Thursday, January 19, 2017

He saw the future: It was hamburgers

Michael Keaton excels in The Founder, the story of how McDonald's became McDonald's.

Everyone knows McDonald's, the ubiquitous hamburger chain. Not everyone knows the story behind one of America's -- and now the world's -- premiere fast-food operations. Founded in 1940 in San Bernardino, Ca. by the McDonald brothers (Mac and Dick), the restaurant revolutionized the drive-in food business by doing away with car hops and anything else that might slow the delivery of burger to customer. The McDonald's slogan: Buy 'em by the bag.

After some meager attempts at franchising, the brothers decided to focus on perfecting their formula.

But in 1954, Ray Kroc entered the brothers' lives. It was Kroc who grew McDonald's into a national phenomenon through an increasingly slick franchise operation.

According to the new movie, The Founder, the brothers were a couple of burger nerds who brought a high ethical standard to their work. Kroc ... well ... not so much.

In The Founder, Michael Keaton gives a terrific performance as Kroc, a man who always seems to be calculating the odds. Kroc doesn't just have ideas; he has bursts of inspiration, and he prides himself on his persistence, which he regards as more important than talent.

Keaton registers Kroc's thoughts with the quickness of a pin ball bouncing off bumpers; he makes Kroc a burger evangelist who understood that no ambition is too grand, and who eventually wrested control of the company from the brothers.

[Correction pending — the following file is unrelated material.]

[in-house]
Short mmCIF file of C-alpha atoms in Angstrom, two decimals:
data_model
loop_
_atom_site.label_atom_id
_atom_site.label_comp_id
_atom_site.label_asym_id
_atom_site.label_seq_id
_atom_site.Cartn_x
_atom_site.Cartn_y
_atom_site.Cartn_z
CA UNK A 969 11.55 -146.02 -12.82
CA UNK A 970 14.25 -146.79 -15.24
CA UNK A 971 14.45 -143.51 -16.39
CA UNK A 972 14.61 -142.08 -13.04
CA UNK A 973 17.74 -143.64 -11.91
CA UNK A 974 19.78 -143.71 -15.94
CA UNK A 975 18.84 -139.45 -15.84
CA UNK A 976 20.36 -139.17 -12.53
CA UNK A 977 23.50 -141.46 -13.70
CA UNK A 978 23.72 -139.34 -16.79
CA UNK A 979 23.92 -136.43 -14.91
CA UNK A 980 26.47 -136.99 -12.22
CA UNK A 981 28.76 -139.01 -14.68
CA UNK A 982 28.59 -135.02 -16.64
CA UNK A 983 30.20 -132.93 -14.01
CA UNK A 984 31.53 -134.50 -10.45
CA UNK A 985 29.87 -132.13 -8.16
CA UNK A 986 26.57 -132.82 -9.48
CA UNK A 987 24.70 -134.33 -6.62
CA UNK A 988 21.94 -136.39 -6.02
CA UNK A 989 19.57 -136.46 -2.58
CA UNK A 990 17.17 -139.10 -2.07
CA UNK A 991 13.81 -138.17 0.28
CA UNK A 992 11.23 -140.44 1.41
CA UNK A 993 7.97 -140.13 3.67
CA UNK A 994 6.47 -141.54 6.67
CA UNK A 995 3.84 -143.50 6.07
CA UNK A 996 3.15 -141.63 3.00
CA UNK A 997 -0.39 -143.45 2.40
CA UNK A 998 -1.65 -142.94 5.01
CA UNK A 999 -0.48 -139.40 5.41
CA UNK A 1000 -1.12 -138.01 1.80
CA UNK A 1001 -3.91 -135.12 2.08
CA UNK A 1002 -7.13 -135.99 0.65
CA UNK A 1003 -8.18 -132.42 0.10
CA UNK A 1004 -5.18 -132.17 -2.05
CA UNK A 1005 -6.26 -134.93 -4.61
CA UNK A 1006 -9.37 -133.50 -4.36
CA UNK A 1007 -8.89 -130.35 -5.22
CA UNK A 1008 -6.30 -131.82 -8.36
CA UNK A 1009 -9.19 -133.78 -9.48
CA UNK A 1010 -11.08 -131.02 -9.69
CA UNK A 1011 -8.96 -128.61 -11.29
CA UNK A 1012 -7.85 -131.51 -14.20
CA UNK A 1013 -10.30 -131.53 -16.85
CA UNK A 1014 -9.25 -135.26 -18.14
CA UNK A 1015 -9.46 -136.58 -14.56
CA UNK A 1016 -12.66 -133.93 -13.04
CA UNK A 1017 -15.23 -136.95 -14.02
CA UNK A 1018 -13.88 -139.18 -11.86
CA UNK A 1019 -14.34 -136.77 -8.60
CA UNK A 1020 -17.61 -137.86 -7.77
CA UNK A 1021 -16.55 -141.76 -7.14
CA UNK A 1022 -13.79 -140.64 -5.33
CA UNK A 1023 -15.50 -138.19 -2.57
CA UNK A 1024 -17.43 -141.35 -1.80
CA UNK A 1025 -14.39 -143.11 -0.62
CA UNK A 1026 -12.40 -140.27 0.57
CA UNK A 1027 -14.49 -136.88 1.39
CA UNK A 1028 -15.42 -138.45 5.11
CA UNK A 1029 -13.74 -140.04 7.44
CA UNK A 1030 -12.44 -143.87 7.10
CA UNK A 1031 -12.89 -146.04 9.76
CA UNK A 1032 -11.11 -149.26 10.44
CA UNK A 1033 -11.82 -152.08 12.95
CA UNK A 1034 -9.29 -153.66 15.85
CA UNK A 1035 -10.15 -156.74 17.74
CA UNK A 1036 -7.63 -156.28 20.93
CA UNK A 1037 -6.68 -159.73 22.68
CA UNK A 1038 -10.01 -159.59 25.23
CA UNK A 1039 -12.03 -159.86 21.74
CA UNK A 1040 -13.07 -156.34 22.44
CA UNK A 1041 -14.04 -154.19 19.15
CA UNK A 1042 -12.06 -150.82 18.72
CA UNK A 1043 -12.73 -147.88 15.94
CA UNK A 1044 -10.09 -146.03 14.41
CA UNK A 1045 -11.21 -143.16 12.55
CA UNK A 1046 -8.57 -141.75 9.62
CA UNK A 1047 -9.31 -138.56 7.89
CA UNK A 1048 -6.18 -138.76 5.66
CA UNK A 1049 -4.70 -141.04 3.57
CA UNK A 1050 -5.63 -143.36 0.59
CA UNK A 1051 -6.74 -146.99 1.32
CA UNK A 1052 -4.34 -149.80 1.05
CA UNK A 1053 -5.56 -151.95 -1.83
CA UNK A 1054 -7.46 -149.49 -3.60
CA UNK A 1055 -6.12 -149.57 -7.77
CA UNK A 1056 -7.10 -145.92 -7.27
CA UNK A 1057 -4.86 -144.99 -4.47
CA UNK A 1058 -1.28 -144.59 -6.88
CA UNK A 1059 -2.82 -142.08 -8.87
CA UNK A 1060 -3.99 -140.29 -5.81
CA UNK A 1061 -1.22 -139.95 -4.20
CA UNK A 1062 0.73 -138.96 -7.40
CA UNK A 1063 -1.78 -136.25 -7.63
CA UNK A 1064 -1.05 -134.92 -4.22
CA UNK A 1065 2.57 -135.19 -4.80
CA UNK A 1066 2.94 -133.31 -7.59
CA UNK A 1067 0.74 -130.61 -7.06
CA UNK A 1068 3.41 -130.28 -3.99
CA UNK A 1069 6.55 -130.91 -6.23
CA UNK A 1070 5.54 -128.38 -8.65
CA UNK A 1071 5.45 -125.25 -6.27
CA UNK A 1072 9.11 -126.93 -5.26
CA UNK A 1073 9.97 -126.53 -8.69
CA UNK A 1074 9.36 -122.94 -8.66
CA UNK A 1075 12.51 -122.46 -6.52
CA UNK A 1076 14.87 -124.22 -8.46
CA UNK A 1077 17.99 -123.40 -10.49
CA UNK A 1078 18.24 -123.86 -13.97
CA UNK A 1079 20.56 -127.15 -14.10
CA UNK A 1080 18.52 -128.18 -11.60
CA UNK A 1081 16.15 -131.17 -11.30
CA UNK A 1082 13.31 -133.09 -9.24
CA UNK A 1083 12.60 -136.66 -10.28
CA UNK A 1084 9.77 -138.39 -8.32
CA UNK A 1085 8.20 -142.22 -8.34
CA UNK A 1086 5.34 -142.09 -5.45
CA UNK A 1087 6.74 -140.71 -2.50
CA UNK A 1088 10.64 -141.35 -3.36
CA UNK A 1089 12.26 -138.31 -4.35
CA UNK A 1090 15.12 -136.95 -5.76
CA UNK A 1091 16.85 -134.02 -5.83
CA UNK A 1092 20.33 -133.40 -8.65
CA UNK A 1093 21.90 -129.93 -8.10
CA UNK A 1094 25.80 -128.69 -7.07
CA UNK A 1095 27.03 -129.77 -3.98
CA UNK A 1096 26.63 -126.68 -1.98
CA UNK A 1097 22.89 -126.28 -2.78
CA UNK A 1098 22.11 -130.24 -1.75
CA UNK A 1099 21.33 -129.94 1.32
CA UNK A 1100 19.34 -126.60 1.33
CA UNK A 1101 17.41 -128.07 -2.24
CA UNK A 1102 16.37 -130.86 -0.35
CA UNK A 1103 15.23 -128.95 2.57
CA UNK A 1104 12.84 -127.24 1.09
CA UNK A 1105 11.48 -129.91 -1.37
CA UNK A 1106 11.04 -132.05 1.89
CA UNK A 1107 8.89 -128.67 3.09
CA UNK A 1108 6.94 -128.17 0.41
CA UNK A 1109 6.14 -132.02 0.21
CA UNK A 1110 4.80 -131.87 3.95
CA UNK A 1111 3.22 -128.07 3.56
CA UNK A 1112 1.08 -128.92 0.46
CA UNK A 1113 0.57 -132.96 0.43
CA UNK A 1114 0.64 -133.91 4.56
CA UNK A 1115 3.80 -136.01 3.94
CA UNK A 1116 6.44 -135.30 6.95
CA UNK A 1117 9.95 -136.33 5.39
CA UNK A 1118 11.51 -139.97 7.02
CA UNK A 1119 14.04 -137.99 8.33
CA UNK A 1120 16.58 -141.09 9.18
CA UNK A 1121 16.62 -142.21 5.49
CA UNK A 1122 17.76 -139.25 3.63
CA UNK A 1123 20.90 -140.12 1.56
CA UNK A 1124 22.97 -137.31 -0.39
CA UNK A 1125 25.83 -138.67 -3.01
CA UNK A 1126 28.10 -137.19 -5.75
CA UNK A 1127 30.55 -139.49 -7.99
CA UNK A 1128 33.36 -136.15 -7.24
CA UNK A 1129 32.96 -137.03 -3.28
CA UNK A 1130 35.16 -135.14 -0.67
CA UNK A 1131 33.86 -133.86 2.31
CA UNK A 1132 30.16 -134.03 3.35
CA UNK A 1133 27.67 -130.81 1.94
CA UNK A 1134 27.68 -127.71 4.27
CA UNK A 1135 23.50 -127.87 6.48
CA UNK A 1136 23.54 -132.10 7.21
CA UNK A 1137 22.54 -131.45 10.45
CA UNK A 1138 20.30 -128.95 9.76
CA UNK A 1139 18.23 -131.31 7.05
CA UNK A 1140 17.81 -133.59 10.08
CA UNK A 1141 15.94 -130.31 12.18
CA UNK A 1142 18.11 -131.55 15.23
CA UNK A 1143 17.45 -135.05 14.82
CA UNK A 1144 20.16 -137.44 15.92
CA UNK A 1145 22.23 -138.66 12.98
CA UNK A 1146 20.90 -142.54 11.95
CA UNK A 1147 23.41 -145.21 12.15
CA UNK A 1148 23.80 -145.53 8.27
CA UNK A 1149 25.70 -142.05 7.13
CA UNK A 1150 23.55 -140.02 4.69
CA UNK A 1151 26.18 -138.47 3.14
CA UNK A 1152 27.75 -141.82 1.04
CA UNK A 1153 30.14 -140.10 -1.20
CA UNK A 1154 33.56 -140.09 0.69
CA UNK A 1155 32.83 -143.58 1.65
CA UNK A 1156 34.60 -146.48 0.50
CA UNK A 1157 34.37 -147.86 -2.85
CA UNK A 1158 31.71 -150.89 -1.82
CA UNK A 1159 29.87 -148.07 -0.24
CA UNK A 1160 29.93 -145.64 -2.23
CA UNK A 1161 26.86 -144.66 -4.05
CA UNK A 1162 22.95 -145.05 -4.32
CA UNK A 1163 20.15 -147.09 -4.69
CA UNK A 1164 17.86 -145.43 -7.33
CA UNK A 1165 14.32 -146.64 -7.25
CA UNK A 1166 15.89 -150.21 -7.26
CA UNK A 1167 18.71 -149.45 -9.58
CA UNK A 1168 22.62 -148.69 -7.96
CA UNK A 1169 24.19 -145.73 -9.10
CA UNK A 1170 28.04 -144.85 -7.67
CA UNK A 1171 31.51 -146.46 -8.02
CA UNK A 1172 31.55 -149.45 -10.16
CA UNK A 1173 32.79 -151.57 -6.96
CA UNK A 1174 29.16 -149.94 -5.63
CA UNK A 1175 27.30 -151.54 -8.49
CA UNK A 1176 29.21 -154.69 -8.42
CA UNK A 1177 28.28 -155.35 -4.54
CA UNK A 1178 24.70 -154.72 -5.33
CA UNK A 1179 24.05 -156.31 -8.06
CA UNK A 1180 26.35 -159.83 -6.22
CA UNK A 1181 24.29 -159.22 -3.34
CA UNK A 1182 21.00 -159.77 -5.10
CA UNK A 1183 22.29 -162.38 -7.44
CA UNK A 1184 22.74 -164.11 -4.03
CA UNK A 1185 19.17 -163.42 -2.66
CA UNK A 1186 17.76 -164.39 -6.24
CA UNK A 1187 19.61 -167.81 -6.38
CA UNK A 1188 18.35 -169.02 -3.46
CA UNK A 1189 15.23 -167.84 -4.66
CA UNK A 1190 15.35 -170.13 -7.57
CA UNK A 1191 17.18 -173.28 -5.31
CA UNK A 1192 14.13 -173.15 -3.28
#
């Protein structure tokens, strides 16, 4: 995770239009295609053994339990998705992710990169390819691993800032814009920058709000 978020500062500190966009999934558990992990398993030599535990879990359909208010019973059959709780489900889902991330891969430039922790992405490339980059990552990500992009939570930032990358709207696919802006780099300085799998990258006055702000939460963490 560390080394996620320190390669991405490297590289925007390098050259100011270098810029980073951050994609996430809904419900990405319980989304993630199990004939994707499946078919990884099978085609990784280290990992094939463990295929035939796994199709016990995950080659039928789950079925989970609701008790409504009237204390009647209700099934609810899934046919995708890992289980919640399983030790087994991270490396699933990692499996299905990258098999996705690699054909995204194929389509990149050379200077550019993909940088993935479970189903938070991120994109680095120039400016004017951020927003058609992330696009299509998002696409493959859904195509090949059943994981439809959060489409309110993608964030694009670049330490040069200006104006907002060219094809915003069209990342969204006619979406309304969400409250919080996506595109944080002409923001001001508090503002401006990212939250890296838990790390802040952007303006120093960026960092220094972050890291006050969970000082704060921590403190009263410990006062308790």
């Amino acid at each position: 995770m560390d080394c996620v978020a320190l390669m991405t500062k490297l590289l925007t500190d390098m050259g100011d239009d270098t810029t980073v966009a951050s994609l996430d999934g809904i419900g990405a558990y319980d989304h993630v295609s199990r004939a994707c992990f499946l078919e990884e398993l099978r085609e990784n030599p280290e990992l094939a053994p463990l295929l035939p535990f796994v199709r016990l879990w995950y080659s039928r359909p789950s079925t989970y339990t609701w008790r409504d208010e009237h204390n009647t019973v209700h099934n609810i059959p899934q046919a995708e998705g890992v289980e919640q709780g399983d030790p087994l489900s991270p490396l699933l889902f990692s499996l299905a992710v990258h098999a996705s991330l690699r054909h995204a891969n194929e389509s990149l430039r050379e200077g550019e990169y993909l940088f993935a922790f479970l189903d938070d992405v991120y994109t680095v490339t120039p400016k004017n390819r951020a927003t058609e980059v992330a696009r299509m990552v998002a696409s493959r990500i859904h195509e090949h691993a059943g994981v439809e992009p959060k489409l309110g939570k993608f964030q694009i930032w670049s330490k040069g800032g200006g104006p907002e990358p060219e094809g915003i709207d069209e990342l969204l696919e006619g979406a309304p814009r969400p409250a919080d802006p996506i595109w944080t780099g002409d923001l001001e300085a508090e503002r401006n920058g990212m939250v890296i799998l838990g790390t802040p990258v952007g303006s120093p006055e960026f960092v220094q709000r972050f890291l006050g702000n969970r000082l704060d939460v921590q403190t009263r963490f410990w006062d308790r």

In some other era, an epiphany was something spiritual; as the '50s turned to the '60s, an epiphany shrunk in size. It was the light that dawned in Kroc's eyes when he first saw the San Bernadino McDonald's with its 15 cent hamburgers. You almost can hear Keaton thinking Kroc's thoughts: This, by God, is the future.

At one point, Kroc tells the McDonalds -- beautifully played by Nick Offerman and John Carroll Lynch -- that he envisions McDonald's as part of a small-town trinity: Church (with its cross); town hall (with its flag) and McDonald's with its patented Golden Arches serving as a bridge between the secular and the holy.

Lively direction by John Lee Hancock takes us from Kroc's days selling milk-shake mixers to the peak of his corporate success, which -- of course -- left the McDonald brothers bobbing helplessly in its potent wake.

Hancock (The Blind Side, Saving Mr. Banks) understands that few of us go to movies for moral lessons, so he makes sure to entertain. A sequence in which the McDonald brothers perfect their fast-food assembly line by drawing various positions in the McDonald's food chain on a tennis court becomes exactly what one of the brothers calls it, "a burger ballet."

As Kroc ascends the ladder built by his dreams, his ruthlessness becomes clearer; he sheds his first wife (Laura Dern). Before that he meets the woman (Linda Cardellini) who'll become his next wife. Gradually, he grows into the image he has created for himself, and it's exciting to watch Keaton expand Kroc's ego to match his achievements.

In a powerful scene toward the movie's end, Kroc explains to the exasperated Dick McDonald that the thing he most wanted to appropriate from the brothers was their name. He figured McDonald had an all-American ring that forever would elude a man named Kroc. He wound up taking not only their burgers, but their identity.

I can't say that Hancock, working from a screenplay by Robert D. Siegel, has made the Citizen Kane of fast food, but he's made an entertaining movie with enough substance to give you pause.

Let me summarize with something that may sound familiar in these days of ascending Trumpism:
The McDonald brothers were about burgers; Kroc -- in what probably could have been an even tougher movie -- was about being hailed as a conqueror.

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